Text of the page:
• Pit a strong creature with a vulnerability the party has limited access to, combined with elemental fonts that let a player grant their attacks that damage type, but only to one creature at a time. This works less well at higher tiers, when players can inflict vulnerabilities and nullify resistances.

  • A variation on the last one: A creature you wouldn't associate with Element X has access to that damage type through Elemental Statues or somesuch nonsense. In addition, their leader can inflict vulnerability to that element. The Statues CAN be destroyed, but they are tough (Resist 5/10/15 All and moderate HP). An easier solution is that a PC can get up next to one and move it off its ley line with a Moderate Strength check or disable it by pressing the correct rune with a Moderate Arcana check. Each disabled statue removes the element from one creature. Pick something interesting, like Vampires that have taken over a church and have figured out how to give their attacks Radiant damage. Meanwhile, the Vampire Lord can extend his own vulnerability to radiant to anyone he wishes and make the inflicted vulnerability significant enough that the players won't want to ignore it.

  • Hit-and-run skirmishers who can do massive damage if they have combat advantage are a surefire way to get at least small-scale movement in any tier. Use lots of skirmishers. I also echo the sentiment regarding lurkers attacking the ranged characters. Always remember to punish the characters with flanking whenever possible. Skirmishers may not live long, so get that combat advantage every round you can. Any skirmisher that can perform strafing attacks (attack any single creature along their movement path; don't provoke opportunity attacks) works beautifully.

  • Place a powerful ranged monster on a raised platform, behind superior cover. Make sure obviating it isn't a simple athletics check away. Have it pummel the whole party with ranged attacks that only target enemies. Your players WILL move to obliterate it, which can create a nice moving encounter. Ignore your instinct to create choke points on the path to the ranged monster, as this will only create the type of bog-downs you're already seeing. Just make the path long enough that they can't get there in one round, but not so long they would rather sit in one place and ignore it.

  • Give someone a Badge of the Berserker. Won't work for all parties, but my Cleric now charges all over the battlefield, using the movement to simultaneously punish a monster and gain line of sight to someone that requires healing.

  • Terrain, terrain, terrain. Use blocking terrain, like closely grouped pillars, that makes it hard to catch groups of enemies in blasts without careful positioning. Invite the players into the maze by using monsters that can shift, attack at range, then shift back into cover. Kobolds work at low levels, but I'm sure there are monsters that fit the bill at higher levels too.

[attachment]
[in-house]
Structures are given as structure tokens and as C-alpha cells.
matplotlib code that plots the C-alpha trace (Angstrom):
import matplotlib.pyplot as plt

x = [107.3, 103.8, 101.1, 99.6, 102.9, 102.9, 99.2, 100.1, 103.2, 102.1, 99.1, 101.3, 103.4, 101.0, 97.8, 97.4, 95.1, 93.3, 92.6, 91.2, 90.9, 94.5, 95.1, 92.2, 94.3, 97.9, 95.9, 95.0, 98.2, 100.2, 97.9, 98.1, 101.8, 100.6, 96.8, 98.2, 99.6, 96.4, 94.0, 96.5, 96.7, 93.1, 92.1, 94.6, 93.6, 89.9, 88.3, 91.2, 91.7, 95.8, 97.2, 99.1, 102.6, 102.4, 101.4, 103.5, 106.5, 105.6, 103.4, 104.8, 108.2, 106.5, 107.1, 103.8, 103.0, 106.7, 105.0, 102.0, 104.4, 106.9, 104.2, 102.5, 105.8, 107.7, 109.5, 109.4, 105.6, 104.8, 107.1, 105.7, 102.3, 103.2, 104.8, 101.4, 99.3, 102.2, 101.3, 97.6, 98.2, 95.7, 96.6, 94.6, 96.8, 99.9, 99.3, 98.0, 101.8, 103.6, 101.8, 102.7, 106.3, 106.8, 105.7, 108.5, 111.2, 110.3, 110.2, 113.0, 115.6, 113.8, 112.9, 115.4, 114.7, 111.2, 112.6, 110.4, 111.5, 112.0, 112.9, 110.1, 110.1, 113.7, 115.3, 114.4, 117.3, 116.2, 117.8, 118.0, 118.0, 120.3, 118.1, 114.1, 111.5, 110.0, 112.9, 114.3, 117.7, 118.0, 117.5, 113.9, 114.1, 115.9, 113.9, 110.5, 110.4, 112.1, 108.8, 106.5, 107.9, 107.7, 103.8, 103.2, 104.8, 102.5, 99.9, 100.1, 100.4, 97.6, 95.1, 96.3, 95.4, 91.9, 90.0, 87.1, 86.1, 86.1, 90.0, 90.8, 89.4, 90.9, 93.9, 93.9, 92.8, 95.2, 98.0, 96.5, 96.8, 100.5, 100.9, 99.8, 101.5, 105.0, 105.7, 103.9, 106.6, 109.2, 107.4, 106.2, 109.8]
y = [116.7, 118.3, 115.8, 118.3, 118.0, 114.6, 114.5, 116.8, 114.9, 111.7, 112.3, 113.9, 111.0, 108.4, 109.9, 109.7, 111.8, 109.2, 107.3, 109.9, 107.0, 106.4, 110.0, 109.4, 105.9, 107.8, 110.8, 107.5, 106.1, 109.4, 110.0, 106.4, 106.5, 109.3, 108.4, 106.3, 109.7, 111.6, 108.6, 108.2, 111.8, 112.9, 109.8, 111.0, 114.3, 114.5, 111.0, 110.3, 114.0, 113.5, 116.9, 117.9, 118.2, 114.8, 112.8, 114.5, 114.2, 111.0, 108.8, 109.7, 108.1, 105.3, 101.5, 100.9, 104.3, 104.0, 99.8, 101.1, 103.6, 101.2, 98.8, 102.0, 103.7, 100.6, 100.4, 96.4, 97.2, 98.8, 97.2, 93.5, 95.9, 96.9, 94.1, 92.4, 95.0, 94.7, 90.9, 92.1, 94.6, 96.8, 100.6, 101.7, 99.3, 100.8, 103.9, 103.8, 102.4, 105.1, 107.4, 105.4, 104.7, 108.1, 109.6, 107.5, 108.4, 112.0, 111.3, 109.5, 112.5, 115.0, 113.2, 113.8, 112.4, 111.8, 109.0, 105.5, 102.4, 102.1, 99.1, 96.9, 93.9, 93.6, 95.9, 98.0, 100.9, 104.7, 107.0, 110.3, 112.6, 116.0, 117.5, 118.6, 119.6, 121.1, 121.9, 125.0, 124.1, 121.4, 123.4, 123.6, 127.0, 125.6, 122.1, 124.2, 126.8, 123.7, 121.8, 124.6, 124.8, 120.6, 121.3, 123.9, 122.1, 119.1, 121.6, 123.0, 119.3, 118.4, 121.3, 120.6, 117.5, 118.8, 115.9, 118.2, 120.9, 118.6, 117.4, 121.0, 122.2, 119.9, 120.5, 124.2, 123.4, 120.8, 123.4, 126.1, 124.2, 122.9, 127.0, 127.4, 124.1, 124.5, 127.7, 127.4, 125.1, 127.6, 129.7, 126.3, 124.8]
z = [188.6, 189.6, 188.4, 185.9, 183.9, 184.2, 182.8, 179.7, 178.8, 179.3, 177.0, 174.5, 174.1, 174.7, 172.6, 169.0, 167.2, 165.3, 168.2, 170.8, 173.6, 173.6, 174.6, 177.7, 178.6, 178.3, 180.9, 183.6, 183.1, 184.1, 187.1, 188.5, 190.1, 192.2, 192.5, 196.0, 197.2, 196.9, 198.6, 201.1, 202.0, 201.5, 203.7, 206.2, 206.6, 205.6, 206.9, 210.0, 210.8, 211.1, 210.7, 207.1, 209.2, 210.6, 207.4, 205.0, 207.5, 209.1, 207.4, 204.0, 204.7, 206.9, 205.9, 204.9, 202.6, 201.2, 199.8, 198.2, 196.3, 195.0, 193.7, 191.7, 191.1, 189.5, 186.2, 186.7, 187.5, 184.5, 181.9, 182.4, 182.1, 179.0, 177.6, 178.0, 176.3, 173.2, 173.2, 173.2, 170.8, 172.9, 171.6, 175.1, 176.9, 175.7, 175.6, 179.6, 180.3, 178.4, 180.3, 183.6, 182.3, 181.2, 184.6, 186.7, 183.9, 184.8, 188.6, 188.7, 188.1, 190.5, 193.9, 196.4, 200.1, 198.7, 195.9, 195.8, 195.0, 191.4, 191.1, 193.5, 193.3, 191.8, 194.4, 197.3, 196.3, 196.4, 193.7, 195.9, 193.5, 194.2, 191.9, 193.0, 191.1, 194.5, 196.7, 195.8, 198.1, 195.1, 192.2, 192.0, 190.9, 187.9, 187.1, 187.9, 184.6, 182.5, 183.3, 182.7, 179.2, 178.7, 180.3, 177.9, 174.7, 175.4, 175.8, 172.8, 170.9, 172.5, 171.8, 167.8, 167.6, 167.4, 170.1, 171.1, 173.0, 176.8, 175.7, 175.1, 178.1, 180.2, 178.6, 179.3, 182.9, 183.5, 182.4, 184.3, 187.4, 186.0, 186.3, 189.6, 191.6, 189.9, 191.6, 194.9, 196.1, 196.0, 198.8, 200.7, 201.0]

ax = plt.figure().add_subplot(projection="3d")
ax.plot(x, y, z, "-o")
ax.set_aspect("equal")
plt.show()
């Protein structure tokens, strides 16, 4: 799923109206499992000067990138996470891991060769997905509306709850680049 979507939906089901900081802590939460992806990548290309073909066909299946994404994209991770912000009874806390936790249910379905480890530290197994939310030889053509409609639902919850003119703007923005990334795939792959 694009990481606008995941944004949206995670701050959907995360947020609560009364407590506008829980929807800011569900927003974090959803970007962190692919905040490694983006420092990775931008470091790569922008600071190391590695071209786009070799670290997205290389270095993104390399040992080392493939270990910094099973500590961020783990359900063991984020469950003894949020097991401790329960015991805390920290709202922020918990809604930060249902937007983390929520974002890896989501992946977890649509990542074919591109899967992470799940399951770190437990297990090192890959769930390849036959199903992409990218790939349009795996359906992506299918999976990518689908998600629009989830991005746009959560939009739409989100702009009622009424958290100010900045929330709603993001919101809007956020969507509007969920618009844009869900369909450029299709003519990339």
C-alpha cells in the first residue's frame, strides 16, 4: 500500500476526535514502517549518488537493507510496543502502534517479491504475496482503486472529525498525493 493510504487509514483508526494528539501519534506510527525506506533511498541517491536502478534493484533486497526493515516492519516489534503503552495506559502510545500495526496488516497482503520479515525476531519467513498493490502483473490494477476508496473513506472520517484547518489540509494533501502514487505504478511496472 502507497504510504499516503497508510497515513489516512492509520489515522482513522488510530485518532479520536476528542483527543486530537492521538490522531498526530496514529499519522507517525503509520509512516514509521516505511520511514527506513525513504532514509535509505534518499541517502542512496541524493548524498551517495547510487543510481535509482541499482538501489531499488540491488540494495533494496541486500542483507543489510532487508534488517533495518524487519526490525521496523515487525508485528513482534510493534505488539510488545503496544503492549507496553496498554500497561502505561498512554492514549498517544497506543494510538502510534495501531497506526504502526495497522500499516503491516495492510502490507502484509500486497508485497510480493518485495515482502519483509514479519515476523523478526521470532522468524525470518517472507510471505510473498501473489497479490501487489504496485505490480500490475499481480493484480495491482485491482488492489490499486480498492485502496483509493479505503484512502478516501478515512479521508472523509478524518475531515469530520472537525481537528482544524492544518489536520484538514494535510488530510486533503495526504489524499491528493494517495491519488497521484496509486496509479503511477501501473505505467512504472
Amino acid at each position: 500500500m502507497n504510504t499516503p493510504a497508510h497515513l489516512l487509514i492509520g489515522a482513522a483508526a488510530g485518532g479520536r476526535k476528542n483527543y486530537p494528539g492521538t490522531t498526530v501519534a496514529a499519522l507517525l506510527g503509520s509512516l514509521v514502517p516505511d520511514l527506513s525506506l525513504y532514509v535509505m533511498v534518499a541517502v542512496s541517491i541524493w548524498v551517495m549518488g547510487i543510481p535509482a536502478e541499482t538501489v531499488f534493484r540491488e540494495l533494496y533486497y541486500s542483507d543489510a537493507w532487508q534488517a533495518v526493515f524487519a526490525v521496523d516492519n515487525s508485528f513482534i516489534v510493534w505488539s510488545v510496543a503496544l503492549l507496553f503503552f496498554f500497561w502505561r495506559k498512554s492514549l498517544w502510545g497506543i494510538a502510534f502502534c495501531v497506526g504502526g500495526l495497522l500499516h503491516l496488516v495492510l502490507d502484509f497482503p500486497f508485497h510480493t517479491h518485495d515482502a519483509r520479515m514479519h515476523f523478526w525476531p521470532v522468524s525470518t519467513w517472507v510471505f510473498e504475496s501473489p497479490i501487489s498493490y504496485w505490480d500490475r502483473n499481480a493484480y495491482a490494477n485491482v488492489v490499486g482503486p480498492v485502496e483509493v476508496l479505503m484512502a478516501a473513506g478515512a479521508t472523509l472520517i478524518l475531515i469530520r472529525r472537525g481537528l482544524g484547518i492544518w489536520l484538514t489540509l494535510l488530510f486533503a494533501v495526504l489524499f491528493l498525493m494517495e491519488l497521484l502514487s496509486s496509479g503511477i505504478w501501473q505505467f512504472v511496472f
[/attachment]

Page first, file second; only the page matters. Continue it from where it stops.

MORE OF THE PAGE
• Pincer attack. Group a creature with area effect abilities with a few soldiers or brutes and have two groups of them. The players will have to either run to one, kill it, then run to the other, or split up to take down both ranged blasters.

  • Finally, any time there is a choice between a creature obeying a mark or ignoring it in favor of an advantageous move or creating a dynamic situation, ignore the mark. It sounds like this one isn't much of an issue for you though.


Many of my solutions involve powerful ranged creatures. Terrain is something I'm trying to use more of, as it is also very helpful to keep things dynamic. Skill challenges with or without alternate win goals also help a great deal, as Iserith and Centauri often point out.

EDIT: To directly address the werewolf encounter, I would go with the hit-and-run skirmishers. Make the worgs mounts and give them an ability that lets them shift their speed and grants the rider a single melee basic attack to a single creature along their movement path. If you want to keep it simple, make it a single creature ("Werewolf Knights" or something) and give that power to the creature. This works fine if you don't mind the mount and werewolf dying at the same time or using the fiction that the worg runs off when the werewolf dies. Alternatively, when the Werewolf Knight dies, it "spawns" a worg in its square that has even MORE mobility, but is weaker.

You can also make fantastic terrain called "Primal Fonts" or something that increases the regeneration of any creature that stands on it, provided they already have regeneration. Have the werewolves break away from combat and double move to these locations when they get bloodied. Perhaps have a couple small groups of the Primal Fonts, quite some distance away from one another, so the battle doesn't just end up on top of the fonts and stay there. This could get frustrating if you misuse it though, so be careful with the placement and the power of the regeneration.
Lots of excellent suggestions here, several of which I will use in my Epic campaign as it winds down and they begin their descent into the Abyss to fight the BBEG.  Thank you, everyone!

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There's actually something else to consider: do they really need to be riding worgs?

Worgs are okay in heroic tier but they're pretty much the same as a horse or other mundane mount when you get right down to it, and thus don't do much to address the mobility issues that occur when you're dealing with upper paragon.

Sure, wolf-like mounts may be thematically suited to werewolves, but there's no reason why would feel compelled to ONLY use wolf-like mounts/pets/cannon-fodder, especially when those aren't going to be terribly helpful in the circumstances.

Giving them something like giant mantis mounts (which can spring enormous distances without OAs) vastly improves mobility in a thematic (and 3D) fashion without the hassles of dealing with full flight, but by upper paragon, actual flying enemies (and thus flying mounts) are very much on the table too.